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Flying Arrows, Mountain Coasters, and Phantom Drops – Making Movies with the Sony Action Cam Movie Creator

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Arrow Shot

You have the Action Cam Mini, you have the shot, now how do you get from hours of footage to an enjoyable clip? We have a sneaking suspicion that an overwhelming amount of helmet cam footage goes unused. Not because it isn’t interesting, but because it takes a lot of work to edit it down to something that others actually want to watch. Much like GoPro has done with their GoPro Studio, Sony has tried to make the process as easy as possible with their new Action Cam Movie Creator.

The free movie editing software is available for Windows or Mac operating systems and is available for download directly from Sony’s site. When using the creator you have the choice of combining multiple videos into a standard video format, or displaying up to 4 different clips in the same frame along with the track and speed from the GPS data on the camera. We’re still playing with the GPS functions on the camera so we stuck to the traditional video editing side of the program.

There’s plenty more after the break including what may be the best demonstration of the Action Cam Mini’s image stabilization…

Many of you had asked where the video of the Action Cam Mini taped to the arrow was, and with good reason – that sounds awesome. We really wanted to present the movie using the Action Cam Movie Creator, but due to a few kinks it took longer than expected. However, after a reinstall of the program and a few tweaks, the results are above. The first half of the video is with the action Cam Mini taped to the actual shaft of the arrow. While it is quite hard to compensate for the added weight, it is possible to get some cool footage. The second half of the video is to demonstrate the slow-motion capture of the camera.

It has been awhile since I’ve attempted any sizable drop on a big bike, so what better way to dust of the skills than with Mountain Creek Bike Park’s Phantom drop? Using the Action Cam mini on the goggle mount, as well as the AS100V on the chest mount for the second angle of the drop, I was feeling pretty good after stomping the landing (I know it’s not that big, but as I said, it’s been awhile).

This last video turned out to be a great display of the camera’s abilities because of what I did wrong, not right. The Action Park Mountain Coaster is a gravity fed ride where you sit on a sled that travels down a metal track. There are quite a few bumps along the way down and since we were trying to get a lot of people through in a hurry, we didn’t have much time to attach the cameras properly. Using the roll bar mount I attached the Action Cam Mini in a way that I at least knew it wouldn’t fly off, but it turns out it wasn’t nearly tight enough and I had to keep readjusting it with my foot.

That leaves us with a bumpy ride, a loose camera, and it still came out as a passable video. It’s also important to note that this was a good learning experience – meaning I accidentally shot the whole thing in slow-motion. The camera doesn’t revert back to standard filming even if you turn it off and on, and since I had just filmed the archery with slow-motion turned on the Mountain Coaster was in slow motion as well. To compensate most of the video is sped up in editing, with the exception of the first shot facing me (backwards hats were required, not my style). Obviously, a better mount to the Coaster would be ideal, but for the circumstances it’s not bad.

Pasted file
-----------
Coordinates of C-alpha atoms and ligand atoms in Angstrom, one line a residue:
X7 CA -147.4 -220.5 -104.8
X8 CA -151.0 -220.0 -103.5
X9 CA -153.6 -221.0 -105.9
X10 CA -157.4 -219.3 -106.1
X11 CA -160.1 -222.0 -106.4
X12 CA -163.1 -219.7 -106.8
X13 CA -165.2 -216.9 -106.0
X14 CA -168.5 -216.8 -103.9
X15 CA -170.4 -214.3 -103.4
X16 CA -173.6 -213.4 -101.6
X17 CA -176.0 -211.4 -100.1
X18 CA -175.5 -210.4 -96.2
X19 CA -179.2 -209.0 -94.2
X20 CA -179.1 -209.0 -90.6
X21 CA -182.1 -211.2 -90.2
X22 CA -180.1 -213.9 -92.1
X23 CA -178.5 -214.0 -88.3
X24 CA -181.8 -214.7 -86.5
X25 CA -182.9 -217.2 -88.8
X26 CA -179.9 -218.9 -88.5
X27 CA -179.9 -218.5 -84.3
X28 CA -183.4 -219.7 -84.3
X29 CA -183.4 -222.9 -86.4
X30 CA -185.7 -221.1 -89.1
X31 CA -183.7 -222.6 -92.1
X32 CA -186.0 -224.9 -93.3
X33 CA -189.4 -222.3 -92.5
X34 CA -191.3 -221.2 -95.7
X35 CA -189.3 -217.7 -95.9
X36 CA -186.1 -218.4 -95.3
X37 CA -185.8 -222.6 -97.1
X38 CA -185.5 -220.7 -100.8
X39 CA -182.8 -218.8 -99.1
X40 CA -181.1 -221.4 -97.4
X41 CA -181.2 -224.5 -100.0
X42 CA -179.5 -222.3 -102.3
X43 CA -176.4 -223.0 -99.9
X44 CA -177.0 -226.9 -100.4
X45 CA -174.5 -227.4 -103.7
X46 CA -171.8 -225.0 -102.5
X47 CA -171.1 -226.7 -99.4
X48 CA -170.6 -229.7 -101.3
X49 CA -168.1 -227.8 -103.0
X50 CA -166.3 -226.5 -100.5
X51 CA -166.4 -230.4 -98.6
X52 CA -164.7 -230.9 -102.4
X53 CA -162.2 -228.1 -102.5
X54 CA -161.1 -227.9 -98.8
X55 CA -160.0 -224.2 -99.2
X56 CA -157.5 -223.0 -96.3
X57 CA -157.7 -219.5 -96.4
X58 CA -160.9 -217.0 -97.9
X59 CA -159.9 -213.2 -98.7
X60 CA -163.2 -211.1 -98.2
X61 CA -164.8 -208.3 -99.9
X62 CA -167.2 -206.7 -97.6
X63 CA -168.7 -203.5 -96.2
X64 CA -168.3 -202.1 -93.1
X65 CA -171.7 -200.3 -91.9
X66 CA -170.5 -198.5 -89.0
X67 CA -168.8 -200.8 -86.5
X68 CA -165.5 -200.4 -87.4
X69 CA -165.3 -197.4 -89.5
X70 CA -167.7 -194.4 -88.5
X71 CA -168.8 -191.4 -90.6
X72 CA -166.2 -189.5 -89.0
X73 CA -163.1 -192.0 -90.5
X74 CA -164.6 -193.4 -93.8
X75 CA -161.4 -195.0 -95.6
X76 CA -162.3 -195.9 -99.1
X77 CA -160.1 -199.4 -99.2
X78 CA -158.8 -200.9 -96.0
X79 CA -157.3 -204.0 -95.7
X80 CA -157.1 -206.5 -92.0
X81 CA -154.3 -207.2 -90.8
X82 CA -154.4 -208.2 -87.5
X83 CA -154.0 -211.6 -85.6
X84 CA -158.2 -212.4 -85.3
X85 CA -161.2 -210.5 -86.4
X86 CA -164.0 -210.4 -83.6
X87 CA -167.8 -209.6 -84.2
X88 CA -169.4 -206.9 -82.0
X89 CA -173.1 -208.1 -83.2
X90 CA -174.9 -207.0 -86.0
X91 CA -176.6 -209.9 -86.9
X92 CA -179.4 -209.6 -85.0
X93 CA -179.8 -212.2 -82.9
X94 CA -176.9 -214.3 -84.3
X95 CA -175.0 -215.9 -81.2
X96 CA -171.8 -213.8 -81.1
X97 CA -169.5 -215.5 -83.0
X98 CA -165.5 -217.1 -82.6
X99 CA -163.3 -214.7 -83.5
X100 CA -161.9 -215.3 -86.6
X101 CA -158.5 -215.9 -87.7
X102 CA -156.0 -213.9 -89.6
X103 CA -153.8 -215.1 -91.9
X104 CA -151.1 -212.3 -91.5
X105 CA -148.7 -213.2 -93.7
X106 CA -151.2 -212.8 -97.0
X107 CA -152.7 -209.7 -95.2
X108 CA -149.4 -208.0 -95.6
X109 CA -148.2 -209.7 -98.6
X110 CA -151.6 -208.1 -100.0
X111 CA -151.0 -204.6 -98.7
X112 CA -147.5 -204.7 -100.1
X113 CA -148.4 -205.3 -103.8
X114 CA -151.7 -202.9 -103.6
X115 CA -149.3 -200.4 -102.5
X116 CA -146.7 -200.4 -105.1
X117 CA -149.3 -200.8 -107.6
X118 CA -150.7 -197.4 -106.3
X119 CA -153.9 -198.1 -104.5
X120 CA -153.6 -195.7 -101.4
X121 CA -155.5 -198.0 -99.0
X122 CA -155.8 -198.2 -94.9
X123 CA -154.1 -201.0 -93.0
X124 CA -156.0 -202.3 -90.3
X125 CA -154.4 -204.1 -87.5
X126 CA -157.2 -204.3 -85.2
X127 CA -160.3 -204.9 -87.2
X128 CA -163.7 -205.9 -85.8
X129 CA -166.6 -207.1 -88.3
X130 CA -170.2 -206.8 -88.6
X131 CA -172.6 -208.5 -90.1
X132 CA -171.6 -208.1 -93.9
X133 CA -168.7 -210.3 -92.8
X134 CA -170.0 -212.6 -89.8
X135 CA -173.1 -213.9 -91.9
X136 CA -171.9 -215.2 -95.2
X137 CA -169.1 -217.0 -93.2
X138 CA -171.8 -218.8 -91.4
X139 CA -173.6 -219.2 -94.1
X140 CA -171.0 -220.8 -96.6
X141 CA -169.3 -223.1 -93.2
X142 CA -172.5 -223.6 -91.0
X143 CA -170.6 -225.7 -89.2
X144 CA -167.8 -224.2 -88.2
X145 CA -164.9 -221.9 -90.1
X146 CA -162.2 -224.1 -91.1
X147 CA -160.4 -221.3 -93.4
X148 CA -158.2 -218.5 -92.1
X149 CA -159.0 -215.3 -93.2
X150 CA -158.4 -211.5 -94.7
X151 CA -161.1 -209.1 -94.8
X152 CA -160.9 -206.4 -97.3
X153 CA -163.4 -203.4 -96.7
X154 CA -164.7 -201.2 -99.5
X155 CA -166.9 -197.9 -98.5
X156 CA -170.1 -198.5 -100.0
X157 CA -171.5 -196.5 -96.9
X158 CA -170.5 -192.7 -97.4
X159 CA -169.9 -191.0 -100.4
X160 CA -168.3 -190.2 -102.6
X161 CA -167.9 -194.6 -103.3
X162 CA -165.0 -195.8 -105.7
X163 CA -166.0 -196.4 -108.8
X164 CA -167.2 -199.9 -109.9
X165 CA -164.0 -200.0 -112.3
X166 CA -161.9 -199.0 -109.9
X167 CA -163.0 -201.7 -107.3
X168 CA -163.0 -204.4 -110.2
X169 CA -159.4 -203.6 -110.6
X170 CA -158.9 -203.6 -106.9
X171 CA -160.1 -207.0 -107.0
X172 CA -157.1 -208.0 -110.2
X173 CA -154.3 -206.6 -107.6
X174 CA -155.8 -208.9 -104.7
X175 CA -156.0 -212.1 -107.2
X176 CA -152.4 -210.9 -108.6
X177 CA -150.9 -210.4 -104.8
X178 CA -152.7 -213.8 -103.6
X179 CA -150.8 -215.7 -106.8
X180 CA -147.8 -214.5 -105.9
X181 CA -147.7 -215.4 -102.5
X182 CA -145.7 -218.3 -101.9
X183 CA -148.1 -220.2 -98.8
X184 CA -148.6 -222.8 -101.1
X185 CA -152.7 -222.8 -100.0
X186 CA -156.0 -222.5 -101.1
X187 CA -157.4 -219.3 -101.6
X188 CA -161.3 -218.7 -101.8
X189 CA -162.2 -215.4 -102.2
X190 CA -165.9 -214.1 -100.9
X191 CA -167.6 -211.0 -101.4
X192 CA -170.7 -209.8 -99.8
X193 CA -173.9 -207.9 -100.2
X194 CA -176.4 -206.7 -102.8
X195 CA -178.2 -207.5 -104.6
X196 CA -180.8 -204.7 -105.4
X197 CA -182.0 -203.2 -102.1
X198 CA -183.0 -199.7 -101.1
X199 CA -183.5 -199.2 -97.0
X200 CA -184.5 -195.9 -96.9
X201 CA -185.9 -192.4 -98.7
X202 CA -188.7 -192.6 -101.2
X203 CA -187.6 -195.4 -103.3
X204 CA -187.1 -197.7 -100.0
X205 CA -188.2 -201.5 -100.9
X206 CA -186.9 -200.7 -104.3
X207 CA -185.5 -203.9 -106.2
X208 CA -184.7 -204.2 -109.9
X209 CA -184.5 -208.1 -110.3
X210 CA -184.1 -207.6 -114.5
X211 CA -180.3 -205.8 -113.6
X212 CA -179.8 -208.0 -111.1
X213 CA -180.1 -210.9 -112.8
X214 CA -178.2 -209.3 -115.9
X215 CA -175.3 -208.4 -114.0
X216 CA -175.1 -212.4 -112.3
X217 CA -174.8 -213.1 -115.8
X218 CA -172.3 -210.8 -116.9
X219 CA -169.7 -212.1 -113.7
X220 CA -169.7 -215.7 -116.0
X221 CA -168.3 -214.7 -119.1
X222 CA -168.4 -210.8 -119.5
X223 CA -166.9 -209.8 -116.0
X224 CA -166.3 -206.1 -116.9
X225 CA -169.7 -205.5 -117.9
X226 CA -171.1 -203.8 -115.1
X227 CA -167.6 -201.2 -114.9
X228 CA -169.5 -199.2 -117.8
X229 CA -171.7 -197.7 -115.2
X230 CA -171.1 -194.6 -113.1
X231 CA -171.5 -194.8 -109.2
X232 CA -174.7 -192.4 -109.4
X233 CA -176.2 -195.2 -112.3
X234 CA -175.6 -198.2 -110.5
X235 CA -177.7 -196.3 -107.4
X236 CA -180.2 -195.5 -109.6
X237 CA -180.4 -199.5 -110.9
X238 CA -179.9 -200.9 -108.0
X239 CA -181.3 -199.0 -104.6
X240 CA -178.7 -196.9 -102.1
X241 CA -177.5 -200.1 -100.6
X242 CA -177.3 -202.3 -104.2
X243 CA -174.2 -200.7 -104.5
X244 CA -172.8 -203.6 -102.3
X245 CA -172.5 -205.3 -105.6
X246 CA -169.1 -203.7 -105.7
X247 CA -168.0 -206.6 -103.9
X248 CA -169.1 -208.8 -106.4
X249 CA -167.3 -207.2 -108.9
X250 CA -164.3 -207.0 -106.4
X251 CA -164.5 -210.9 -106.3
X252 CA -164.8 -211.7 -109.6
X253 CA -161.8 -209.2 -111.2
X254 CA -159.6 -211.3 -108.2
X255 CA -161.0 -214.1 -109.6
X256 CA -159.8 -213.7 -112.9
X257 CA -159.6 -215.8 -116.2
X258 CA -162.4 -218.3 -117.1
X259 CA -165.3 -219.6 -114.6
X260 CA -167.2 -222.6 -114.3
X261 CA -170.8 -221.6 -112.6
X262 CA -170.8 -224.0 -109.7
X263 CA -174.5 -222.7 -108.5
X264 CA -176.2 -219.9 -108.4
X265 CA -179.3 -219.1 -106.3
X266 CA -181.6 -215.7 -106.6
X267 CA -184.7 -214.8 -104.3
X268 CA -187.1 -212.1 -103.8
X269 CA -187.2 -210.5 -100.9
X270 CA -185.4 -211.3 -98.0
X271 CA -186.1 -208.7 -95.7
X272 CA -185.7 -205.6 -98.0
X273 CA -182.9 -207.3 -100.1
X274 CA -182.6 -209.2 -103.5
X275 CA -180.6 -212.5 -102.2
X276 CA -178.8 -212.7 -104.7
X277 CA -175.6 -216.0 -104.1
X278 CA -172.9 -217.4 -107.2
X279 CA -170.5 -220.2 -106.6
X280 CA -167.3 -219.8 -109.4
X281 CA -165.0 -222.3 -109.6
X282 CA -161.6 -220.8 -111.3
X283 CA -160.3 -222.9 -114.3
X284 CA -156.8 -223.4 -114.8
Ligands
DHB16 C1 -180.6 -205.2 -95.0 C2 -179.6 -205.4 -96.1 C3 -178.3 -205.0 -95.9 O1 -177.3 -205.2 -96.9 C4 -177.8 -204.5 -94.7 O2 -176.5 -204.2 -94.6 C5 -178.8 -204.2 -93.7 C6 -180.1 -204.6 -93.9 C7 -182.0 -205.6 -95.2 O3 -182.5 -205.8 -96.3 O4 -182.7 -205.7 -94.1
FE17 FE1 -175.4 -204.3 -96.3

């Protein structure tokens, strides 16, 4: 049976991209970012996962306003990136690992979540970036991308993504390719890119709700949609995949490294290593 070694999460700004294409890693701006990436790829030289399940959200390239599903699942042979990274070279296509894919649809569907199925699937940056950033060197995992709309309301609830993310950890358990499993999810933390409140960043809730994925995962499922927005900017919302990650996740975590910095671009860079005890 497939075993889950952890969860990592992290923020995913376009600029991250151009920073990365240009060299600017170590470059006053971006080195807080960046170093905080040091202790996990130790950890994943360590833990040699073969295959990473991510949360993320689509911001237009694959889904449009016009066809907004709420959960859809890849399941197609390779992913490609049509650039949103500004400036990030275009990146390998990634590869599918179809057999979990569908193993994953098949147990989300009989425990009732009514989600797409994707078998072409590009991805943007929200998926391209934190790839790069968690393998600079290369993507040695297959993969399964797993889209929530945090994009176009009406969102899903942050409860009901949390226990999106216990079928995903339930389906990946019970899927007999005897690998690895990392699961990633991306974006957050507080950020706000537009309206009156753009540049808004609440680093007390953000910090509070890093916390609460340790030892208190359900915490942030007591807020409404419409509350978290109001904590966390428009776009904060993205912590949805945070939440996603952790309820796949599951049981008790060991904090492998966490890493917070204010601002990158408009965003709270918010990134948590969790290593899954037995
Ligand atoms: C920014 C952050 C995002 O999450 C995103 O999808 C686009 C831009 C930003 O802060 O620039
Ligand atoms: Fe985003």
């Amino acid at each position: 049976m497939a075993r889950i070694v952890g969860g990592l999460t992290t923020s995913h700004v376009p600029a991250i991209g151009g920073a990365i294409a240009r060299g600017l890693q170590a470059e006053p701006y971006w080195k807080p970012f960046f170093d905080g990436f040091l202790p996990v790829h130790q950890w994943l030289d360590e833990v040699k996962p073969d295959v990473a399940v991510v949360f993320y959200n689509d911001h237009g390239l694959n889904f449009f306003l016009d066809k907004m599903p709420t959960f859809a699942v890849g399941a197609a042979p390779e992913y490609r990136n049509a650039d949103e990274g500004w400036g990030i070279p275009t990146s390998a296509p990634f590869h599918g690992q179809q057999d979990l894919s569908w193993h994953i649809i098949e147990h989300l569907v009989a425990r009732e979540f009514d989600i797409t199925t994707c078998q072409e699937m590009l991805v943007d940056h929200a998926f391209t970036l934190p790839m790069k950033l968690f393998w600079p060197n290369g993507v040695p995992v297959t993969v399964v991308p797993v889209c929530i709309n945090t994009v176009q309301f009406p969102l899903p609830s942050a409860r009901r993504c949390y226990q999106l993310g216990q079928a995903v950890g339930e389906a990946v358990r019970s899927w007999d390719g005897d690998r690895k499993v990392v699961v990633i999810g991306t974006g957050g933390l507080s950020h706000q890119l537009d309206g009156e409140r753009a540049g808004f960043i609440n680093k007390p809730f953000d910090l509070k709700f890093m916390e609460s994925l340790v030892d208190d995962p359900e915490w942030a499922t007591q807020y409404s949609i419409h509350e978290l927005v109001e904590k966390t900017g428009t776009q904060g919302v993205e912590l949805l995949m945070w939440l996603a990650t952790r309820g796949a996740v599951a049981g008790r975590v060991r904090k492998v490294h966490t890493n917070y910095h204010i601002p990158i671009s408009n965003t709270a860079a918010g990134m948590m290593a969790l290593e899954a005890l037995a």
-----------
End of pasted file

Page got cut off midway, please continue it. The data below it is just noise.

You’ll also notice that this video does not include the Action Cam Credits. That is because this was edited using Windows Movie Maker because of a critical flaw in the Action Cam Movie Creator – it lacks the ability to add music (or we haven’t figured out how yet, which doesn’t speak well for ease of use). When filming in slow-motion with the Action Cam Mini there is no sound, which makes for a pretty boring video. In order to add a sound track I had to edit the video in Movie Maker (or iMovie). I even tried to upload a video with a sound track added to the Movie Creator which ended up removing the sound.

Which brings us to the review of the Action Cam Movie Creator itself. It has the potential to be an easy to use piece of software for creating simple videos out of your footage, but at this point it is lacking in features and functionality that keep it from being useful for all but most basic videos. The Creator is being updated on a regular basis so we’re assuming that in the future many of the features and abilities we’d like to see (like editing hotkeys) will be added to make the process easier. The Action Cam Movie creator does manage to be easy to use if you just want to splice together a few clips without additional sound or editing, but for more involved projects you’ll still want to use your go-to program.

Even though the Movie Creator could use some improvements, that doesn’t take anything away from our review of the camera itself. It still ranks as one of the most user friendly action cameras we’ve used which is important – you have to get the shot before you can edit it.

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8 years ago

Pretty cool. I was going to install the ACMC but if it won’t add music, I won’t bother. Thanks for that important piece of information. Plenty of other free apps are available for editing. Sony dropped the ball there.

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